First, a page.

“I could tell my parents hated me. My bath toys were a toaster and a radio.”
A trademark self-deprecating one-liner from late wall-eyed US comedian Rodney Dangerfield. Just one of a barrage of quips in his quick-fire standup act, interspersed with the woe-is-me catchphrase “I don’t get no respect!”
Although he was only joking onstage “I told my psychiatrist that everyone hates me. He said I was being ridiculous – everyone hasn’t met me yet.”, he suffered for decades with depression, an illness which he kept clandestine for the majority of his life.
Bearing in mind the stigma mental health still carries, I’d imagine back then sufferers wouldn’t have wasted their time being open about the battle. No doubt the vast mid-20th century ‘snap out of it’ brigade would’ve borne little empathy, or indeed acknowledge the comedian’s struggles.
That being said, he quipped about receiving treatment for his mental health issues, musing “What a childhood I had. My parents sent me to a child psychiatrist. The kid didn’t help me at all.” Kidding further his looks and early life events contributed heavily to his demons, joking“I was an ugly kid. When I was born, after the doctor cut the cord, he hung himself.”
Hearing of successful entertainer’s mental struggles must confuse huge swathes of their audience. No doubt leading to questions manifesting themselves of how someone can be in a low mood when they’re entertaining, idolised by the public, and have the wherewithal to earn great wealth.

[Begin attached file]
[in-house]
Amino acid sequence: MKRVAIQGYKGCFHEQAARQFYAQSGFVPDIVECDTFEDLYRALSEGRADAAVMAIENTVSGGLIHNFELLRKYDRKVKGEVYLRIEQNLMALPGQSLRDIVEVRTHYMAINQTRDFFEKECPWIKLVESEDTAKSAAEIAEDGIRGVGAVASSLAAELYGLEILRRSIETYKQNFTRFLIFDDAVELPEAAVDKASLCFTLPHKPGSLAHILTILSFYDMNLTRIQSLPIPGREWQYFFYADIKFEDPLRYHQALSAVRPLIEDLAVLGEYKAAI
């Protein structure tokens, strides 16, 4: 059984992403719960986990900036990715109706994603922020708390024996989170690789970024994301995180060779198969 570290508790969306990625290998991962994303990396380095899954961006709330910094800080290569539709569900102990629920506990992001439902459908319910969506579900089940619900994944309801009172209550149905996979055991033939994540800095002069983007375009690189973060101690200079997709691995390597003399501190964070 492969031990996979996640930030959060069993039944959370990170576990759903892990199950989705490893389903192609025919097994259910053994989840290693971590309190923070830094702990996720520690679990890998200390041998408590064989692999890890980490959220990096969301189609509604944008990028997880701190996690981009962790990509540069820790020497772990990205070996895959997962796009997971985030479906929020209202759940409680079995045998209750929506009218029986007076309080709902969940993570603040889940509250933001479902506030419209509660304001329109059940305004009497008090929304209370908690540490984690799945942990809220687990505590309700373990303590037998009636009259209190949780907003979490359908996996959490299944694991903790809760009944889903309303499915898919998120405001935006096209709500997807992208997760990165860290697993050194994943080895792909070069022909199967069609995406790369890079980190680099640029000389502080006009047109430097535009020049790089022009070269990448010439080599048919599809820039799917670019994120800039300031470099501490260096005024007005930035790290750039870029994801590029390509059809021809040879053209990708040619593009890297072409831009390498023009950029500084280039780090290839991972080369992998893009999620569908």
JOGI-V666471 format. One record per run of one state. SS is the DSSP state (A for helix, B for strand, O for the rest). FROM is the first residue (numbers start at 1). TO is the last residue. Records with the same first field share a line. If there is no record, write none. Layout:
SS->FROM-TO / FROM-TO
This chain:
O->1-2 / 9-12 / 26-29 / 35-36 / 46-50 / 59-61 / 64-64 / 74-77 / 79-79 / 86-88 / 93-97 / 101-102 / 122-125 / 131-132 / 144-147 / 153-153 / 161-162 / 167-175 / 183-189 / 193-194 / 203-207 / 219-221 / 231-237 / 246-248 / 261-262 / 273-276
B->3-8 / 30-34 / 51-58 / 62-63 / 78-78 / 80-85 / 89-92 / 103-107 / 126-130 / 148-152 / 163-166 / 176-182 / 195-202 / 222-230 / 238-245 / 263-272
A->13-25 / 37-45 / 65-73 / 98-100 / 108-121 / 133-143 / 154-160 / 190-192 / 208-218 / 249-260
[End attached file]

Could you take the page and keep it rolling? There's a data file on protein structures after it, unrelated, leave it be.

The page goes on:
Some perhaps even proffering that they’d give anything for the creative talent of the sufferer, claiming if they had they wouldn’t be bloody depressed. Missing the point, I’d suggest, that a reason the likes of Dangerfield, Peter Sellers, Spike Milligan and Stephen Fry were/are leaders in the field of creativity was down to the fact their brains worked differently to Joe Public.
Minds producing sparks of genius with it’s subsequent massive highs of serotonin, taking them on fulfilling odysseys of creative energy. Unfortunately, these journeys bring with them the double-edged sword of depression inducing lows. Pits of purgatory; a domain where you’re so debilitated you even struggle to perform an act of self-deprecation and misery.
Mercifully, that low isn’t a constant bedfellow of the troubled creative mind. If the sufferer rides it out without resorting to unthinkable measures, they’ll escape it’s clutches at some point. The victim maybe only able to win the battle and not the war, but support is available if sought.
As an aside, Roger Dangerfield’s 42nd birthday coincided with the day that US President John F Kennedy was assassinated. I’m unaware of Dangerfield’s political leanings, however I’m pretty sure the two incidents aren’t connected. In the unlikely scenario it was his birthday gift, I’d suggest the benefactor went too far in answering “What do you get a man who’s got everything?”
The self-deprecating humour of Rodney Dangerfield and numerous other comedians is perhaps borne from a childhood defence mechanism, or maybe even genuine self-esteem issues. Whatever it’s source, the bog-eyed late funny man and his fellow jokers who’ve suffered with depression, metaphorically played out part of their existences as the eponymous character in Leoncavallo’s opera Pagliacci…… The sad clown.